How 'Harry Potter' changed your world (even if you never read the books)
The series cast a spell that's still changing Millennials and the planet they live on.
In a recent New York Times column, David Busis, who first started reading "Harry Potter" while spending the summer in Israel in 2001, wrote about why grown-ups should read the series. I think he's right, but I think he missed an important reason muggles should read these books: Harry, Hermione, Ron and Dumbledore shaped how a generation thought about life — and that generation is starting to take charge of the world.
I started reading the books in a small Illinois town around the same time Busis got started during his visit to Israel. I became obsessed, as did most of my class. I still remember the time my friend and I melted Hershey's chocolate chips onto licorice sticks. We stuck them in the freezer to make chocolate wands, which we sold, lemonade-stand style, on her block. The books had a huge influence on me; I still think about Dumbledore's wise words and write articles about Harry Potter-style Airbnbs.
I didn't realize it as a kid, but looking back on it, I've noticed that the values espoused by Dumbledore have really affected my generation's view of life. Now that we're becoming adults and shaping the world itself, we're bringing the ideals of Harry Potter into reality, like magic.
Take that chocolate wand stand, for instance. It was a pretty nerdy thing to do, and that was kind of the point. "Harry Potter" celebrated nerds. Harry, Hermoine and Ron weren't popular. But they were smart and effective. Hermione was a genius bookworm, and that made her far more useful than the Fleur Delacours of the world. Today, hipster culture is all about celebrating weird, geeky types, about Harry Potter-style glasses and fringe culture. Rejecting the mainstream is mainstream.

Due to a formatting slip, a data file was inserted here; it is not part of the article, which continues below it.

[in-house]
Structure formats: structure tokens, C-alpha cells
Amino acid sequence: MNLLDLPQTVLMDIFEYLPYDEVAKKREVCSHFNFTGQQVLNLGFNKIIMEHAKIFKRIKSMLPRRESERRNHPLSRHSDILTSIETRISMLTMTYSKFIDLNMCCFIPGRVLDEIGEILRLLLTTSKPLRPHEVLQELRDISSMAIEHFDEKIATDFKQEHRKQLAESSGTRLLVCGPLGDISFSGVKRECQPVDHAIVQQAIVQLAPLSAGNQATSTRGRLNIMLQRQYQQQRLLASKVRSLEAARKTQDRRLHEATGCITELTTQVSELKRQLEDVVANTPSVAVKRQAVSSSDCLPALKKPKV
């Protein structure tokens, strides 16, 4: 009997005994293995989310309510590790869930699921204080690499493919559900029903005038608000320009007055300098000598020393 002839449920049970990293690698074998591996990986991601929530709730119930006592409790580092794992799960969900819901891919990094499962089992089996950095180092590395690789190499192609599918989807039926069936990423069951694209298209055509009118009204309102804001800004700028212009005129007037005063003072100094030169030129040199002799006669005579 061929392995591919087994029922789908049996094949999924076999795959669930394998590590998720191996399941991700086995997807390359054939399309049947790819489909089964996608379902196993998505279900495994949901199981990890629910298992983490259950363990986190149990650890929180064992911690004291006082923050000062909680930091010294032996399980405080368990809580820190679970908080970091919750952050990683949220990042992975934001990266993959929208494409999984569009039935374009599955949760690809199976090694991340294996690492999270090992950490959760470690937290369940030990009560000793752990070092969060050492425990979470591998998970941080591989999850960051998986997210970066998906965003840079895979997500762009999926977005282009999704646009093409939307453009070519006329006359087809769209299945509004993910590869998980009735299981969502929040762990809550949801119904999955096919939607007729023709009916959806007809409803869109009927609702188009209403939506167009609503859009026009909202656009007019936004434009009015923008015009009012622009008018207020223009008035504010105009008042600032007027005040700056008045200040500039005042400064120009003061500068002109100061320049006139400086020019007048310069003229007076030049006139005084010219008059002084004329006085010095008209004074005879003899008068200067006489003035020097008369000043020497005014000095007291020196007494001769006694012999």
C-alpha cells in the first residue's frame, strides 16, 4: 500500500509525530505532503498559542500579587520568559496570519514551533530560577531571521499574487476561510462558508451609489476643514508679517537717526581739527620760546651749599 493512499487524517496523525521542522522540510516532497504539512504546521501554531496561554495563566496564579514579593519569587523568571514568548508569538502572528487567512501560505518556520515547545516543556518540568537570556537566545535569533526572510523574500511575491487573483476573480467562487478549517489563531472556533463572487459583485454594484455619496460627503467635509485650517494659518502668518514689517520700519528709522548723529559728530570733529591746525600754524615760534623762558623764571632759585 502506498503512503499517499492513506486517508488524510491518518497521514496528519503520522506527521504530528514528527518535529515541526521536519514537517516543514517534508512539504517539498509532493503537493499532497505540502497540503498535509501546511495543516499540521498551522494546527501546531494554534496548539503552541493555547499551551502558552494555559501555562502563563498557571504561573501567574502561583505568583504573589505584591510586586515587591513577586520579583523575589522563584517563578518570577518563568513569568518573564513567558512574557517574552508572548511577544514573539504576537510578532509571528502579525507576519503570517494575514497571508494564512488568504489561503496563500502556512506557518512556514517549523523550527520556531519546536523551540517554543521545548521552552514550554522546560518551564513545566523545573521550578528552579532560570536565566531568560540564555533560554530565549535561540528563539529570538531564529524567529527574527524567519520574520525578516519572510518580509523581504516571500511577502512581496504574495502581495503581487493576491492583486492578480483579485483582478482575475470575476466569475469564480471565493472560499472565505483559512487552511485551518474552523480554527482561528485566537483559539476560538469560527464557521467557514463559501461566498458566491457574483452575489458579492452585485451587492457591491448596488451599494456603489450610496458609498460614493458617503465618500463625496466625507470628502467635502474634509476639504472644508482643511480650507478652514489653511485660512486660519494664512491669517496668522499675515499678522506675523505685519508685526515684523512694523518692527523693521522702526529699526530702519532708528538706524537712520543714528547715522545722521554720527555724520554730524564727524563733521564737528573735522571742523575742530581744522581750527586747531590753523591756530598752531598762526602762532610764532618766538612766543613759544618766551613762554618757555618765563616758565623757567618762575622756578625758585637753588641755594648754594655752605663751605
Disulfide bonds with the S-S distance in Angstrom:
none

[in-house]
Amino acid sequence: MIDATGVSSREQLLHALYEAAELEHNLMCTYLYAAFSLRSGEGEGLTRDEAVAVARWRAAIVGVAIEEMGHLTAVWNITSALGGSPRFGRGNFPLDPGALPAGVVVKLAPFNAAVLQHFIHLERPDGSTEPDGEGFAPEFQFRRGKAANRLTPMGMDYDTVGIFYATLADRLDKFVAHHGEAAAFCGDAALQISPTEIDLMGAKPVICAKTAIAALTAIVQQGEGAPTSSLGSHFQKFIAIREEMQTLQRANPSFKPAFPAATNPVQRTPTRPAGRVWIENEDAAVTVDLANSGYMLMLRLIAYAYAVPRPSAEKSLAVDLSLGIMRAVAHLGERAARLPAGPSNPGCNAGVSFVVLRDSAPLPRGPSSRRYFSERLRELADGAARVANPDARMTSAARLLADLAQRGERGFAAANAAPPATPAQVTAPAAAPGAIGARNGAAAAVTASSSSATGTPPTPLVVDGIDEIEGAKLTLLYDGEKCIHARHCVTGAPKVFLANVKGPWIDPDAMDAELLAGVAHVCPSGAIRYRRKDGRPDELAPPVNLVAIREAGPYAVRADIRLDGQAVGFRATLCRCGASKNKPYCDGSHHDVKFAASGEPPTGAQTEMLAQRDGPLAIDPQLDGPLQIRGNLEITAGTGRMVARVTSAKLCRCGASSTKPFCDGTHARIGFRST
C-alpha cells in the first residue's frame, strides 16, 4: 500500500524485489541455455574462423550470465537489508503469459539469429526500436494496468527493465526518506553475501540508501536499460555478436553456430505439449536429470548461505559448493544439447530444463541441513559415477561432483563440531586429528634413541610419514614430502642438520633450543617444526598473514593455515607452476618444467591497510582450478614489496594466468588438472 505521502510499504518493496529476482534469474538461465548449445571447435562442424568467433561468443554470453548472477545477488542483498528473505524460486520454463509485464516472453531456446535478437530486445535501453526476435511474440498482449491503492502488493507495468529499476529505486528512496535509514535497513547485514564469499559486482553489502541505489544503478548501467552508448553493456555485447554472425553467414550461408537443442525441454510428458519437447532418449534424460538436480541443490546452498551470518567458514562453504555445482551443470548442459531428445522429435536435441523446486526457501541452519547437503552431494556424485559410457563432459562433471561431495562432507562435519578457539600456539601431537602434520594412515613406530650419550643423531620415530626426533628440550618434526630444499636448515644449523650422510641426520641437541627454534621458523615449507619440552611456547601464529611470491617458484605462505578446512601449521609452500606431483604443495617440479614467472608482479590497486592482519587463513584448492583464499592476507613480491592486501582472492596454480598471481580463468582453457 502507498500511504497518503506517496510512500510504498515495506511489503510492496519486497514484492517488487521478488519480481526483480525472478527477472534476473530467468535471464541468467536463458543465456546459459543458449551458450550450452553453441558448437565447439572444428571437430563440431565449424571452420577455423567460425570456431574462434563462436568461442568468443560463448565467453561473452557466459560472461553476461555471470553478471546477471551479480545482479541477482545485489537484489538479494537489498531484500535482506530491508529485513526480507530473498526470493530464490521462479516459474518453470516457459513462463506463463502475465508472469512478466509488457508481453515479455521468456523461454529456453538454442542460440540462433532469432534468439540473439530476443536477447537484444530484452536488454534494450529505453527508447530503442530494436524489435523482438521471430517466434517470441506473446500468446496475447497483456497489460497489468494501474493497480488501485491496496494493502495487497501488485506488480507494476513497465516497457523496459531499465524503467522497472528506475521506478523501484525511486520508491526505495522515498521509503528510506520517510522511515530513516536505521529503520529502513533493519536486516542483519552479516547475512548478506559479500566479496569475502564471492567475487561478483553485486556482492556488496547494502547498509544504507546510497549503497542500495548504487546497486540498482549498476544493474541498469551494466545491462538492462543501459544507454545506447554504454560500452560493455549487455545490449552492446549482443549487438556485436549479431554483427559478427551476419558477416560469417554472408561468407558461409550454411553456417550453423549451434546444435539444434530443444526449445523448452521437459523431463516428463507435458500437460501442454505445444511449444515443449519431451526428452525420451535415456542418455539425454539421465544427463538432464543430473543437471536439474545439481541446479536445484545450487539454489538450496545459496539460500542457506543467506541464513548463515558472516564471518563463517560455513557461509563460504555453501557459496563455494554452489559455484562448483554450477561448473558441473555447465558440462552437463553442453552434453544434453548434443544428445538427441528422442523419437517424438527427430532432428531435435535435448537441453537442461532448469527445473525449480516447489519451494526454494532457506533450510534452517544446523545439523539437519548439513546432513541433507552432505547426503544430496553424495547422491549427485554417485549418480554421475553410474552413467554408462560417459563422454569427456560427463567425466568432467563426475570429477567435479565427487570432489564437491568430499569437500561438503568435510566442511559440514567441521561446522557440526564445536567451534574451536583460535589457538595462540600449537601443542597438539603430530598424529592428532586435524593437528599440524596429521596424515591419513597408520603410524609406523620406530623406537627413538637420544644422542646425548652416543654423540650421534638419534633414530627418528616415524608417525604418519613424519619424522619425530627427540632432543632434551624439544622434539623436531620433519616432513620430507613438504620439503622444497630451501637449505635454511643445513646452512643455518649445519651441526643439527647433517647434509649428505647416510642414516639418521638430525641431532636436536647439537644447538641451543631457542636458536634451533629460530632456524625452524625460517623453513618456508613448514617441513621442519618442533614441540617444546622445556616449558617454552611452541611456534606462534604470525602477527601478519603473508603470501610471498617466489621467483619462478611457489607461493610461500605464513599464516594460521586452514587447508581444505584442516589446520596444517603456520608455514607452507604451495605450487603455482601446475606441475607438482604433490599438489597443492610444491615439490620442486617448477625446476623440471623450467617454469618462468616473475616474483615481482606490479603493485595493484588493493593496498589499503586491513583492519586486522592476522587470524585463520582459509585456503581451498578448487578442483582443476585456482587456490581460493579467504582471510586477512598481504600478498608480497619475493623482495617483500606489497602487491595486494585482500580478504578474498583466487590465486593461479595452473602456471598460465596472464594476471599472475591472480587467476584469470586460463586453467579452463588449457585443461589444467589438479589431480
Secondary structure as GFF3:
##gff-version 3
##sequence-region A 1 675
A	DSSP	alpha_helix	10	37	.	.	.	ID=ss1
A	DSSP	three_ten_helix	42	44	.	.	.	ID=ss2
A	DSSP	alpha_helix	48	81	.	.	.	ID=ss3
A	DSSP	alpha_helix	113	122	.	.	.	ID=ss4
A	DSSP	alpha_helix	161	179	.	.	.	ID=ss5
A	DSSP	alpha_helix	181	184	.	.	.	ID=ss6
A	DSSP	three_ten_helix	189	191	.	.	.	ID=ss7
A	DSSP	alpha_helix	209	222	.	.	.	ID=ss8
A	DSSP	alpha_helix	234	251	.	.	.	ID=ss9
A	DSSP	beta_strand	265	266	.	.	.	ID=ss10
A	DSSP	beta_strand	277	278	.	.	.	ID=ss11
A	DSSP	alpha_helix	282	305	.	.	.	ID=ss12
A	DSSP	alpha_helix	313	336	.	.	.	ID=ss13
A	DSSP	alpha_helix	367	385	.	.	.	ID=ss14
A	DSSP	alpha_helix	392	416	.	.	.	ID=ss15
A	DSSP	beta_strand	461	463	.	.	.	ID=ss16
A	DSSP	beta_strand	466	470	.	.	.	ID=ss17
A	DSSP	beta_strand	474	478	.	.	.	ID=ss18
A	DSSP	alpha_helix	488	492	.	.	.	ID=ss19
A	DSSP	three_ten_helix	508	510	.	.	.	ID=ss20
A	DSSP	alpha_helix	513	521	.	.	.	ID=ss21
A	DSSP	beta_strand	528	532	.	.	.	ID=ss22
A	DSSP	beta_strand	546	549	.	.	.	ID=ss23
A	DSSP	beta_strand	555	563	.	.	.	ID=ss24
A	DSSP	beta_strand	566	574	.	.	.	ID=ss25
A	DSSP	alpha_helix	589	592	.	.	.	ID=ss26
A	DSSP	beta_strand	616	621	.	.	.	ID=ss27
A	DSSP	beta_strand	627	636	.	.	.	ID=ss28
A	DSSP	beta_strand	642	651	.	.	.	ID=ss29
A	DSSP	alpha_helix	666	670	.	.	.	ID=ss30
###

Like the books' trio, our heroes are also nerdy, enterprising people. Steve Jobs, Bill Gates and Mark Zuckerberg are creative, efficient geeks. When my friend and I used our nerdy acumen to kick off a small candy business long before startup culture became the mammoth it is today, we were completely in line with the future adults our generation would become.
Harry Potter wasn't a rebel or freethinker. He was a hero because he strengthened his school, not because he changed it. When I look at all my former classmates trying to climb the ranks at Google or get into Hollywood, I see the same thing. Even the many, many people starting "disruptive" startups aren't really trying to disrupt anything essential, like materialism or how we relate to the environment. They're trying to pull up their bootstraps, beat out competition with some intelligent ideas, and climb to the top of industry, which has been the American ethos since the beginning.
Harry Potter isn't about suggesting a new way to live. It's about making the way we live more extreme. It's about using our smarts to make everything grander, bigger and more impressive, and it's about weeding out anything that challenges that.
I'm no social scientist. I have no idea how much the books caused the changes we've seen over the last couple decades, or even if they were simply a reflection of these coming changes. But either way, if you haven't read them, you're missing out on understanding the way a generation sees the world.
Whether or not you've actually read the books, you live in a world of people who have. 450 million copies have been sold to date. If you want to understand the universe that's coming into being, it helps to look at the magical influences that truly cast a spell over the world, one that will have far greater consequences than any summoning charm or Patronus.
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